ScreenSkills launches Film Forward programme for BAME film professionals

March 5, 2021
Mogul Mowgli writer-director Bassam Tariq and co-writer Riz Ahmed (who also starred as Zed)

ScreenSkills has launched a new programme designed to support change in the UK film industry by helping upcoming productions extend their talent network of experienced Black, Asian or minority ethnic professionals ready for the next stage in their career.

Film Forward will match film professionals who have at least five years’ experience in a variety of below-the-line roles with paid opportunities which will also include professional coaching. The programme will be delivered by ScreenSkills, supported by the BFI with National Lottery funds as part of its Future Film Skills strategy.

The aim is for the successful candidates to gain practical experience in their chosen department working alongside a more senior colleague so they have direct experience of the demands and challenges of the senior role and can apply with greater confidence for future positions at that level.

Participating productions will receive support including a subsidy towards a placement allowance for the Film Forward candidate. The programme is intended to extend the network of talent known to those with hiring responsibilities on the production.

Discussions are already under way with productions keen to take part in the match-making process.  ScreenSkills is seeking additional opportunities from upcoming productions who are keen to commit to the principles of the initiative and extend the network of industry professionals they work with.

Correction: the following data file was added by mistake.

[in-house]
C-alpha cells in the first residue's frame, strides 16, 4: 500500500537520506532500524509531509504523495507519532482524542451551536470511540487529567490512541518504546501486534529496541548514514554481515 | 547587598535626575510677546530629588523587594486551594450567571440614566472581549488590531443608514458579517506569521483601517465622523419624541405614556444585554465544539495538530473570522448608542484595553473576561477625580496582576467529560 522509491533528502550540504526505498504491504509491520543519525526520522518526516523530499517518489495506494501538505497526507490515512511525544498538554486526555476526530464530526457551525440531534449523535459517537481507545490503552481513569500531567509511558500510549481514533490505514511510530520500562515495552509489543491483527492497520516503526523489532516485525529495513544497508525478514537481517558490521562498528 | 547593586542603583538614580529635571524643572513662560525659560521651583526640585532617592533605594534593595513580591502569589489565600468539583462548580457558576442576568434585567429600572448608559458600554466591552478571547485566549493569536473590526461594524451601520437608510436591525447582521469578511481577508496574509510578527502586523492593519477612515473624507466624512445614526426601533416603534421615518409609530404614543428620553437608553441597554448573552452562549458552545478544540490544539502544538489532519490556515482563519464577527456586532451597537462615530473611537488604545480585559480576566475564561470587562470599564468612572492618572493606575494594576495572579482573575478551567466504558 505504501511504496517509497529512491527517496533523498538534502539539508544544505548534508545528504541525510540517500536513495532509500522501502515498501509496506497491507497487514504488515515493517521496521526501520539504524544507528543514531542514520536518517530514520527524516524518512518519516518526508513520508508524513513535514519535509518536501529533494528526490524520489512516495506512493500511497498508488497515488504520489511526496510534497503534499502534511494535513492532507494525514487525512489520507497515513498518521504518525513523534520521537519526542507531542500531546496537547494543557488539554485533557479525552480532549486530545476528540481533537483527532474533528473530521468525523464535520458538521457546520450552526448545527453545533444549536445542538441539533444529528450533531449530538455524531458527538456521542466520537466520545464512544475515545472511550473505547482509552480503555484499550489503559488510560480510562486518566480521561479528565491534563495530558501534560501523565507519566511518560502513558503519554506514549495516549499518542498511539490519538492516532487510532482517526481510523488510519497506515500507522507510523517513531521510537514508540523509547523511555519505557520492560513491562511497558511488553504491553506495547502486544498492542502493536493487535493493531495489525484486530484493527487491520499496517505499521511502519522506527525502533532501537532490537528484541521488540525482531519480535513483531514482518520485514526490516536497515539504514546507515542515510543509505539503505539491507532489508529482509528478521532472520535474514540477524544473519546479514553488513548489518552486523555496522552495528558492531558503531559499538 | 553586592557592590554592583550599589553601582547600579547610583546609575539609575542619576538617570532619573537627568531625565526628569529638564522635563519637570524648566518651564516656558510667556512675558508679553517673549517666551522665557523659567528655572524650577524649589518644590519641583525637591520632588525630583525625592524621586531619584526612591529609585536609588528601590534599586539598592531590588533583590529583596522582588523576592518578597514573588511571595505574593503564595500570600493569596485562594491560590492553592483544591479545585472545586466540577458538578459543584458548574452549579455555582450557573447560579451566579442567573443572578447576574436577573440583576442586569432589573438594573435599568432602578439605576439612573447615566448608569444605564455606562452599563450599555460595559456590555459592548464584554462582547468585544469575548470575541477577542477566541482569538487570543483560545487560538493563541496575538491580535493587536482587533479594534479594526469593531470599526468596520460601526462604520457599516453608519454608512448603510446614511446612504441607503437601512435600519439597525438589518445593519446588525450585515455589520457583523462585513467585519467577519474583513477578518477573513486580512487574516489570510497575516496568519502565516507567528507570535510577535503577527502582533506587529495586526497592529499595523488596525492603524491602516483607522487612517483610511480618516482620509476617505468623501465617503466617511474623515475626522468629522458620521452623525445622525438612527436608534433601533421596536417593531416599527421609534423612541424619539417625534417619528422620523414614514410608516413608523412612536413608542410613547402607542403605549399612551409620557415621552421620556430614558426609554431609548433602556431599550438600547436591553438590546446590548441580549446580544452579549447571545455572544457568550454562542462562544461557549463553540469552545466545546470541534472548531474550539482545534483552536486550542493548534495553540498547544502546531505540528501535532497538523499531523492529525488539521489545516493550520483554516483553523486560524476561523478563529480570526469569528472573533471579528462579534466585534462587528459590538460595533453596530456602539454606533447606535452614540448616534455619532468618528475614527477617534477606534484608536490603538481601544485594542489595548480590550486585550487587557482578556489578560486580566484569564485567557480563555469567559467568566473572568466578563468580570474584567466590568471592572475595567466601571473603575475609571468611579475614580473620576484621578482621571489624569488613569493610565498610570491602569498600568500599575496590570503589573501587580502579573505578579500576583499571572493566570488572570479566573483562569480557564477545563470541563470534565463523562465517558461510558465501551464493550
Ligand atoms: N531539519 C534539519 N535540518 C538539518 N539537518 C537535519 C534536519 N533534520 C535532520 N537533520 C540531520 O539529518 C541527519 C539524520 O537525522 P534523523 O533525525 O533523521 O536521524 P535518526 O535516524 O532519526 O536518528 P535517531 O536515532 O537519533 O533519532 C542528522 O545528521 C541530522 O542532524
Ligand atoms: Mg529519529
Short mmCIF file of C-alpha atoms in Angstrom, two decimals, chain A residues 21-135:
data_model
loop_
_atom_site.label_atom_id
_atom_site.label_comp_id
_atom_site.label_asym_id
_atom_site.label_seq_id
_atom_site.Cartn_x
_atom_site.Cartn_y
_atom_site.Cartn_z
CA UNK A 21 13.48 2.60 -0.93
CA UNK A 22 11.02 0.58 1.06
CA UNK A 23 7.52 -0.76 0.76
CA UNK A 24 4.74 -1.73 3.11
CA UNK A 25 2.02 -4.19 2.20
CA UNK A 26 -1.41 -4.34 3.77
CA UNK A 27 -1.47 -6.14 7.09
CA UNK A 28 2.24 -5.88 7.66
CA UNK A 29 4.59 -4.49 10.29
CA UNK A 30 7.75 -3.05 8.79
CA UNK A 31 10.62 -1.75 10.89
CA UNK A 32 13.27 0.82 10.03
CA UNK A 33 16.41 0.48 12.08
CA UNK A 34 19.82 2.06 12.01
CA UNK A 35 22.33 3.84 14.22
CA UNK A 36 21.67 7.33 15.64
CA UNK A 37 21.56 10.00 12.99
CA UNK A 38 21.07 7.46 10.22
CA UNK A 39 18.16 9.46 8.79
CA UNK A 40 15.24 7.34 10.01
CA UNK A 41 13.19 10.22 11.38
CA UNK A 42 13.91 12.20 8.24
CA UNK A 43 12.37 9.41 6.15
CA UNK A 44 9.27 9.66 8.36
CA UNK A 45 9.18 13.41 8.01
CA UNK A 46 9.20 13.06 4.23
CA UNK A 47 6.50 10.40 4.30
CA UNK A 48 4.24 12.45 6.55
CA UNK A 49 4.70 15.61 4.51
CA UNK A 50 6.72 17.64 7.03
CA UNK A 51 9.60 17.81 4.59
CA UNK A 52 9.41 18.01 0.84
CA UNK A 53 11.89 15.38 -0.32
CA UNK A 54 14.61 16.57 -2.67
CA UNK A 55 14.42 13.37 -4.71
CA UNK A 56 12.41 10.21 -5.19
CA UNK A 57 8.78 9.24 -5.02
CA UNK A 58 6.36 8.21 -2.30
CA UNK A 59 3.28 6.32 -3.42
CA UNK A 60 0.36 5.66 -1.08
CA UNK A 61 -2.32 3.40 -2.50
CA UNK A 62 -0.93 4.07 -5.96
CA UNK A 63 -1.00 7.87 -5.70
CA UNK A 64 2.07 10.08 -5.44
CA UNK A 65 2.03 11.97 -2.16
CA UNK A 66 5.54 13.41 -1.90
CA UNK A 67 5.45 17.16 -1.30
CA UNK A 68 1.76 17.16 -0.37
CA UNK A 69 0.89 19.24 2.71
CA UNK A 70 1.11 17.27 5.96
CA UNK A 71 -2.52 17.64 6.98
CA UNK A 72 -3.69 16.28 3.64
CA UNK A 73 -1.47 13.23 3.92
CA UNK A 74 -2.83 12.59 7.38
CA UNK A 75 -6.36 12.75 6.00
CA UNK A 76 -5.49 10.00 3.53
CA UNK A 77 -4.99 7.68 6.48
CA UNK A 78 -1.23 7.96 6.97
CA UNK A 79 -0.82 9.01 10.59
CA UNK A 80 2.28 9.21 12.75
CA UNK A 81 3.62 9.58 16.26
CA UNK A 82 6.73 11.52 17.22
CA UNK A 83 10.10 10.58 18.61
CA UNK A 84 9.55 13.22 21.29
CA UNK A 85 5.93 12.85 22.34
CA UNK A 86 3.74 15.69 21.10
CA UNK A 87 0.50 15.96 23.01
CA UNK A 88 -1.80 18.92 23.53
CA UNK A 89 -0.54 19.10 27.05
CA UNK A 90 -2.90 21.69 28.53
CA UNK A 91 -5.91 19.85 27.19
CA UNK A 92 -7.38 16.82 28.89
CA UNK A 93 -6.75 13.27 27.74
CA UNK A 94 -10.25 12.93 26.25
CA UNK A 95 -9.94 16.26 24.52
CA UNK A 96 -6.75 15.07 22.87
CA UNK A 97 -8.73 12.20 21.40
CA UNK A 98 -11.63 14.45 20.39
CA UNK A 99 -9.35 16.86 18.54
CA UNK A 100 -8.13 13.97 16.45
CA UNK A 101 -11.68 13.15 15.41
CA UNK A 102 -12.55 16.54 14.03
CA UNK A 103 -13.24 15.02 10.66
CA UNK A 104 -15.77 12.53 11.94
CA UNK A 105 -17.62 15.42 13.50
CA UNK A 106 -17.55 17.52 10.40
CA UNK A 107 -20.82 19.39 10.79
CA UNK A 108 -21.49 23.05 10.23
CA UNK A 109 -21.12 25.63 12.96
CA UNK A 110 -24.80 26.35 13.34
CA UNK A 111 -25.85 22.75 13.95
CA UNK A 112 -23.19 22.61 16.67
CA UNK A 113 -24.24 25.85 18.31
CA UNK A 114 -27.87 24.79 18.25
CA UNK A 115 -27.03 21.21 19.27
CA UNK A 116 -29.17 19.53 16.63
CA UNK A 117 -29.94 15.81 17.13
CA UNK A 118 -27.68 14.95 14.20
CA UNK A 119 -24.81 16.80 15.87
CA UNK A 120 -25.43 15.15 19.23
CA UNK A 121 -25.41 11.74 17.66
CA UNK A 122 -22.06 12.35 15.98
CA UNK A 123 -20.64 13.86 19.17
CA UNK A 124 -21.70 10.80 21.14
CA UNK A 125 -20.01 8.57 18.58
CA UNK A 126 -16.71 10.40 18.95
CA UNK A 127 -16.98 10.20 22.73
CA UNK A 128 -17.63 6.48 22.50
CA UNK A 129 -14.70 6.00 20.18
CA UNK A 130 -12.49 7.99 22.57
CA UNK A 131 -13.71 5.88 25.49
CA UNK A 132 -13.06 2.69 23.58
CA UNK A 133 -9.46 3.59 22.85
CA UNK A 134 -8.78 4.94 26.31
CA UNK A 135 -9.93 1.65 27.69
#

Gareth Ellis-Unwin, ScreenSkills’ Head of Film and Animation, said: “The initiative has been designed to unblock some barriers to mid-career progression for professionals currently under-represented in it. We want Film Forward to champion the careers of those who in turn can support further positive change.

“We understand there are often time and budgetary pressures on productions that may lead them to stick with hiring the people they know. So, in direct response to requests from industry, we will make it easier for them to extend their networks to a greater diversity of talent.”

Amma Asante, director, screenwriter and ScreenSkills patron, said: “It’s so important that our industry provides the opportunity for professionals from diverse, Black, Asian and all ethnic minority backgrounds to progress into more senior roles and change the industry from within. I hope that productions will use Film Forward to provide experience to those they don’t yet know, creating a pathway for them to be hired for a more senior job next time. Everyone wins.”

Akua Gyamfi, founder, The British Blacklist, said: “We welcome Film Forward as a practical way of supporting Black screen professionals and would encourage productions to use this opportunity to find and develop more of the great talent we know is out there.”